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Jesse Dreams of Content: On Accountability

A quick one this time around. There’s a couple of things I want to show you, in the wake of No Man’s Sky.

If you’ve been reading us here at AYB for a while, you know that I play a lot of Magic: the Gathering. And one thing about Magic that I love is the accountability of Mark Rosewater, its head designer.


Every year, Rosewater does a “State of Design” column, where he looks back at the past year in Magic and reflects on what went right, and what went wrong. He’s the face of the game, so he often includes more marketing talk than is strictly necessary, but his State of Design columns are nevertheless unflinching.

Magic releases four expansions a year — a large fall set, a small winter set, a large spring set, and a small summer set. The game typically relies on the large fall set to set the tone for the next year — and Battle for Zendikar, the big fall set for 2015, was a complete flop in terms of design. It was utterly boring to draft, had only one or two cards show up in tournament decklists, and — criminally — featured “devoid”, a mechanic that did literally nothing. (He would later admit that he considered it his worst design in over a decade.)

Its companion winter set, Oath of the Gatewatch, followed up with cards that were so powerful, it created an “Eldrazi Winter”, named for the set’s signature race of creatures. Tired of facing the same Eldrazi cards over and over, players stopped going to the game’s trademark Friday Night Magic events and tournament attendance dropped — a sure sign that something was wrong.

In contrast, the next two sets did very well, relatively speaking. Shadows over Innistrad and Eldritch Moon were widely regarded as fun to draft and play, and Wizards of the Coast was hailed for handling the flavour and story of the sets masterfully.

Now, it would be very simple for Rosewater to sing the praises of Shadows and Eldritch Moon, and gloss over the failures of Battle and Oath but look at this. He goes over each set, candidly assessing the good things it did and the lessons that were learned following its release.

Normally, Rosewater is a bright, happy figure, full of energy, but this cold-eyed self-assessment is practically Eastwoodian from him. And I am always glad to see it, staring with horror back over my shoulder at some of the things that happen in the world of video games.

And if you think that level of honesty in games design is refreshing, let me tell you about Stonemaier Games.


Look at that. Look at that big beautiful goddamned thing.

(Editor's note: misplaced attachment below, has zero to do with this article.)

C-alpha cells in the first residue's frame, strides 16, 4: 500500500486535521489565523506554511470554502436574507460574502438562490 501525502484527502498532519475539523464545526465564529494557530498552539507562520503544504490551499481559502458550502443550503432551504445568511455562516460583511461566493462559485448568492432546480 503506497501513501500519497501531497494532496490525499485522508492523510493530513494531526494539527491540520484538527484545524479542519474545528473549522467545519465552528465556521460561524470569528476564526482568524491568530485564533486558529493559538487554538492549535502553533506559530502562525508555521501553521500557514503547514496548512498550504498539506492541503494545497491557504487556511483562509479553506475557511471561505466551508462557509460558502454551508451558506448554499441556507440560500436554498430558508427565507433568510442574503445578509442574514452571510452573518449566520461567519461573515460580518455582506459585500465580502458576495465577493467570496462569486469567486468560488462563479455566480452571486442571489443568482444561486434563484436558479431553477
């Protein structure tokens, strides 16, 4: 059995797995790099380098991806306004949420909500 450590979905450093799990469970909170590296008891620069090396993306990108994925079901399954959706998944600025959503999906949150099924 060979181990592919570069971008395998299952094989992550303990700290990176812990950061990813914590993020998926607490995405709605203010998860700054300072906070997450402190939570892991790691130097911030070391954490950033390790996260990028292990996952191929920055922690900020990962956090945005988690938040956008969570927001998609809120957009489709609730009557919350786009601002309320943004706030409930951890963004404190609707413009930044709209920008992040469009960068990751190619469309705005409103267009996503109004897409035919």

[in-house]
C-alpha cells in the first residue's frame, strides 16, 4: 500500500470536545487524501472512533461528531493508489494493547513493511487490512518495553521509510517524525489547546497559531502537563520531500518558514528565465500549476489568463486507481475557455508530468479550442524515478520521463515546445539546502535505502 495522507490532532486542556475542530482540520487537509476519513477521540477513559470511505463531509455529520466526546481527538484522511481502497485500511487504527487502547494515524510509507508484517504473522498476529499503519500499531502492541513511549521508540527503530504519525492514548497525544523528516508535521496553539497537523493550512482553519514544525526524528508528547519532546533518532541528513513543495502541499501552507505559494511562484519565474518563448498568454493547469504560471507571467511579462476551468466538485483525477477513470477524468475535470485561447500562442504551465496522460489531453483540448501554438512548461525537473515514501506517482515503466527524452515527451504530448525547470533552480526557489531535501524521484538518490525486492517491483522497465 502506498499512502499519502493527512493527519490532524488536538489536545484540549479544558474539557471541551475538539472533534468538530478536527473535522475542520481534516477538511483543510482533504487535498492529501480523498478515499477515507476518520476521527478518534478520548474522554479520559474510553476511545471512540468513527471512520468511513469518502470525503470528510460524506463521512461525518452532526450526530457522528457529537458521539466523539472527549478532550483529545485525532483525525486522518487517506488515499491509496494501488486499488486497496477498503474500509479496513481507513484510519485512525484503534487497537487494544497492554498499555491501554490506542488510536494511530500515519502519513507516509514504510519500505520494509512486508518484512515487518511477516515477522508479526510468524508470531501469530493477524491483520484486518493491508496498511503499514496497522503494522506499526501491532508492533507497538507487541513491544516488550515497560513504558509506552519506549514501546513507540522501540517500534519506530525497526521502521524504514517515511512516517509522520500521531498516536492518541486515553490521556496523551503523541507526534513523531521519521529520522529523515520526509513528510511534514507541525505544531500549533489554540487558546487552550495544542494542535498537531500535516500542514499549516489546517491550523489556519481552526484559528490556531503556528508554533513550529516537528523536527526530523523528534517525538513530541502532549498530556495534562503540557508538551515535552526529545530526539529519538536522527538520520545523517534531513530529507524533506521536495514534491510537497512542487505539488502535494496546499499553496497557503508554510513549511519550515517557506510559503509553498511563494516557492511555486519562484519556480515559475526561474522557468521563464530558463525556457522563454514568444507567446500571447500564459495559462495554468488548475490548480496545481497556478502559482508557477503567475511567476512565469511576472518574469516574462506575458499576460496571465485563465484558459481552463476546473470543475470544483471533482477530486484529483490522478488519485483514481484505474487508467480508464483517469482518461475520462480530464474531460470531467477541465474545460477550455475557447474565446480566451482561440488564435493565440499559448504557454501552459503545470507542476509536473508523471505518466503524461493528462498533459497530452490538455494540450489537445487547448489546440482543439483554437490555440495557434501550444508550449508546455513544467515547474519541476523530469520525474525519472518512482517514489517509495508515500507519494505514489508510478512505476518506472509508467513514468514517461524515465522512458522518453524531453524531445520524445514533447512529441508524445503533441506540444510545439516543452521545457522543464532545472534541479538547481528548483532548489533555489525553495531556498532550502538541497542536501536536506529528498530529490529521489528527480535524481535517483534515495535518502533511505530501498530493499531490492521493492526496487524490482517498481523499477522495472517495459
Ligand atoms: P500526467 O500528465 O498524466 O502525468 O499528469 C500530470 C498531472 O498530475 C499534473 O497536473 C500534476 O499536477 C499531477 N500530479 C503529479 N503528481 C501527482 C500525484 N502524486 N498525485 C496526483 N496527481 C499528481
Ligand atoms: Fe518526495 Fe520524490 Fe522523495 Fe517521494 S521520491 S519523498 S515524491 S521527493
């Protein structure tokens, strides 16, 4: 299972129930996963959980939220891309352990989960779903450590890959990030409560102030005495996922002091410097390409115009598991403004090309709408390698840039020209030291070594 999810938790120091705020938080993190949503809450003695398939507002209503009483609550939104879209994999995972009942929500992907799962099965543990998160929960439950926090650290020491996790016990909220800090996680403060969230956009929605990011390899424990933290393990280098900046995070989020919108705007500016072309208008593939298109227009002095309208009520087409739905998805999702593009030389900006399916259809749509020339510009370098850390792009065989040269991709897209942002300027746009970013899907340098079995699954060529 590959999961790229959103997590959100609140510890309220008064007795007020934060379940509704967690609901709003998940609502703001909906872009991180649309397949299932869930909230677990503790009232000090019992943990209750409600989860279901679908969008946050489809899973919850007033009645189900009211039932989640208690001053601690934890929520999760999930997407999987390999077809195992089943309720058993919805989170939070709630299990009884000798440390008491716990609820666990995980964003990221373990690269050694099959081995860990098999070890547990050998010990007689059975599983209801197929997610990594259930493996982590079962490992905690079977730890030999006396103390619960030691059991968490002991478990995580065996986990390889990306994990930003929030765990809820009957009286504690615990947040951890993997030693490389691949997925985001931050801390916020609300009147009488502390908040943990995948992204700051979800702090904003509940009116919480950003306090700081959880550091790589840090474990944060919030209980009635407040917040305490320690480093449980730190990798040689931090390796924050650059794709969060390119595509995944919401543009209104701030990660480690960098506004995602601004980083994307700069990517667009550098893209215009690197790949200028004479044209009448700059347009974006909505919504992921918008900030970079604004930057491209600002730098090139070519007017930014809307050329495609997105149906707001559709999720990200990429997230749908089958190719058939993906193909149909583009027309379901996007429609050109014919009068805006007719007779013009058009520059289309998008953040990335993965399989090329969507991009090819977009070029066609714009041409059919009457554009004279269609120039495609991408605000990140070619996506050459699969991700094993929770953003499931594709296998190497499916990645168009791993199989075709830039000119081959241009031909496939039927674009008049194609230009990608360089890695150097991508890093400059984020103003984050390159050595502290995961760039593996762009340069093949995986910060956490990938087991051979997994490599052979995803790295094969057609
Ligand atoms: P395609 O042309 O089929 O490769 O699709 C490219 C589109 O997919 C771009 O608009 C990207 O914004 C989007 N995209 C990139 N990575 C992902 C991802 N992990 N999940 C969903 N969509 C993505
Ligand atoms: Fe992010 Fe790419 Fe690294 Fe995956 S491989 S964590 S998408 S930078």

That is a chart of the board games, expansions, and secondary projects Stonemaier Games has on the go at any given moment. And it is in every newsletter that Jamey Stegmaier, the head of the company, sends out.

Stegmaier is the picture of transparency. His company is tiny and independent, but it regularly produces flawless games that set the course of the industry. Look at this Kickstarter campaign for Scythe, their latest title and one that I can’t get goddamned enough of — see those updates? Look how often he is talking with his players, and how clearly.

And on top of that, Stegmaier doesn’t keep his secrets to himself — he actively shares how to succeed at Kickstarter on his blog, with dozens of updates and lessons prospective Kickstarterers can learn from.

Now, I know that publishing board games through Kickstarter is fundamentally different than creating video games — you are making a physical product, mostly out of cardboard, for which the rules have likely already been developed (and if you’re any good, you’ve put up a Print & Play version so people can test them out before they back you).

But, my Lord. Isn’t that refreshing? The accountability! The transparency! The steely-eyed self-examination!

If only there were another industry that could learn from these… physical games. One that had the added luxury of being able to update their products at any time, even after their customers had bought them. And who had the benefit of an enormous worldwide communications network that they could use to communicate their updates and discuss things with their players.

If only.

Jesse Mackenzie is the Managing Editor of He can be reached at, and his opinions are his own.

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